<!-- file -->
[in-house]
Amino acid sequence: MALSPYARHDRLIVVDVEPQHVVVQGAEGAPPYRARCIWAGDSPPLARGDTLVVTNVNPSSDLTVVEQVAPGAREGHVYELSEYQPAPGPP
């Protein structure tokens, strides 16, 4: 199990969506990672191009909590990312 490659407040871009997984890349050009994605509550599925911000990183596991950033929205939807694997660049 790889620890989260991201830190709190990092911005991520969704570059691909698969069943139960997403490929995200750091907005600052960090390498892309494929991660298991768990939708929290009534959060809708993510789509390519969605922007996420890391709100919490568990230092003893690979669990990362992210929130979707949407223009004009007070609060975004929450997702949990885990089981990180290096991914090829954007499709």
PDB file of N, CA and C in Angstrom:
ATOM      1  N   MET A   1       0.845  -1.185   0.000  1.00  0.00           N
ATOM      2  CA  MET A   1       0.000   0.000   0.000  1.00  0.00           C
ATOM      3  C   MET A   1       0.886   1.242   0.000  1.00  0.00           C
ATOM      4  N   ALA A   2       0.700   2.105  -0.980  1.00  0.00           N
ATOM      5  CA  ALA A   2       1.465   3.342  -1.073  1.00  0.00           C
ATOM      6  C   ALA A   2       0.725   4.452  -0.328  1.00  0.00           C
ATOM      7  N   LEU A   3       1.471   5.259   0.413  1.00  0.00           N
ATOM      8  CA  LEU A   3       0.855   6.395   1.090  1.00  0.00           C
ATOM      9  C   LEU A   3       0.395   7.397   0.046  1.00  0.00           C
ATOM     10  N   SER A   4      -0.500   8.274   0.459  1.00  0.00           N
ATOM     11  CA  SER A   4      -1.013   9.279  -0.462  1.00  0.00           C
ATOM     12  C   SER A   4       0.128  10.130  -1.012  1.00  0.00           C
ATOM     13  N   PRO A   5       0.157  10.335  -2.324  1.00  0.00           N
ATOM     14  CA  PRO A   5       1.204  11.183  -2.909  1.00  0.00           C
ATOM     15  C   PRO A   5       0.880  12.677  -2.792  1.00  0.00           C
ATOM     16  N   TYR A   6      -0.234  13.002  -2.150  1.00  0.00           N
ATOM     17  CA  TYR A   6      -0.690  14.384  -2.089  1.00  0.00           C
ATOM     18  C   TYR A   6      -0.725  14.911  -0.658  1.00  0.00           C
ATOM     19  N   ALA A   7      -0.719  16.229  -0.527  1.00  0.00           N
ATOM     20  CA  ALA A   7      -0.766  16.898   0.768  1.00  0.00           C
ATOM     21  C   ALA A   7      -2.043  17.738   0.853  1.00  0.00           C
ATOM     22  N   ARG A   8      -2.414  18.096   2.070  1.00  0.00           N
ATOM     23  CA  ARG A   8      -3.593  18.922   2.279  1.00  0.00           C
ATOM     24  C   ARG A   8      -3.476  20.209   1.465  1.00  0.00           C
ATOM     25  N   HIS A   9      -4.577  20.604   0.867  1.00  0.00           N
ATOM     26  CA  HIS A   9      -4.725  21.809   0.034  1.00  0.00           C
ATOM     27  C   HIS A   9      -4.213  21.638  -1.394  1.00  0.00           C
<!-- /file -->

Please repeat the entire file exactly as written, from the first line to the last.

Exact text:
[in-house]
Amino acid sequence: MALSPYARHDRLIVVDVEPQHVVVQGAEGAPPYRARCIWAGDSPPLARGDTLVVTNVNPSSDLTVVEQVAPGAREGHVYELSEYQPAPGPP
């Protein structure tokens, strides 16, 4: 199990969506990672191009909590990312 490659407040871009997984890349050009994605509550599925911000990183596991950033929205939807694997660049 790889620890989260991201830190709190990092911005991520969704570059691909698969069943139960997403490929995200750091907005600052960090390498892309494929991660298991768990939708929290009534959060809708993510789509390519969605922007996420890391709100919490568990230092003893690979669990990362992210929130979707949407223009004009007070609060975004929450997702949990885990089981990180290096991914090829954007499709």
PDB file of N, CA and C in Angstrom:
ATOM      1  N   MET A   1       0.845  -1.185   0.000  1.00  0.00           N
ATOM      2  CA  MET A   1       0.000   0.000   0.000  1.00  0.00           C
ATOM      3  C   MET A   1       0.886   1.242   0.000  1.00  0.00           C
ATOM      4  N   ALA A   2       0.700   2.105  -0.980  1.00  0.00           N
ATOM      5  CA  ALA A   2       1.465   3.342  -1.073  1.00  0.00           C
ATOM      6  C   ALA A   2       0.725   4.452  -0.328  1.00  0.00           C
ATOM      7  N   LEU A   3       1.471   5.259   0.413  1.00  0.00           N
ATOM      8  CA  LEU A   3       0.855   6.395   1.090  1.00  0.00           C
ATOM      9  C   LEU A   3       0.395   7.397   0.046  1.00  0.00           C
ATOM     10  N   SER A   4      -0.500   8.274   0.459  1.00  0.00           N
ATOM     11  CA  SER A   4      -1.013   9.279  -0.462  1.00  0.00           C
ATOM     12  C   SER A   4       0.128  10.130  -1.012  1.00  0.00           C
ATOM     13  N   PRO A   5       0.157  10.335  -2.324  1.00  0.00           N
ATOM     14  CA  PRO A   5       1.204  11.183  -2.909  1.00  0.00           C
ATOM     15  C   PRO A   5       0.880  12.677  -2.792  1.00  0.00           C
ATOM     16  N   TYR A   6      -0.234  13.002  -2.150  1.00  0.00           N
ATOM     17  CA  TYR A   6      -0.690  14.384  -2.089  1.00  0.00           C
ATOM     18  C   TYR A   6      -0.725  14.911  -0.658  1.00  0.00           C
ATOM     19  N   ALA A   7      -0.719  16.229  -0.527  1.00  0.00           N
ATOM     20  CA  ALA A   7      -0.766  16.898   0.768  1.00  0.00           C
ATOM     21  C   ALA A   7      -2.043  17.738   0.853  1.00  0.00           C
ATOM     22  N   ARG A   8      -2.414  18.096   2.070  1.00  0.00           N
ATOM     23  CA  ARG A   8      -3.593  18.922   2.279  1.00  0.00           C
ATOM     24  C   ARG A   8      -3.476  20.209   1.465  1.00  0.00           C
ATOM     25  N   HIS A   9      -4.577  20.604   0.867  1.00  0.00           N
ATOM     26  CA  HIS A   9      -4.725  21.809   0.034  1.00  0.00           C
ATOM     27  C   HIS A   9      -4.213  21.638  -1.394  1.00  0.00           C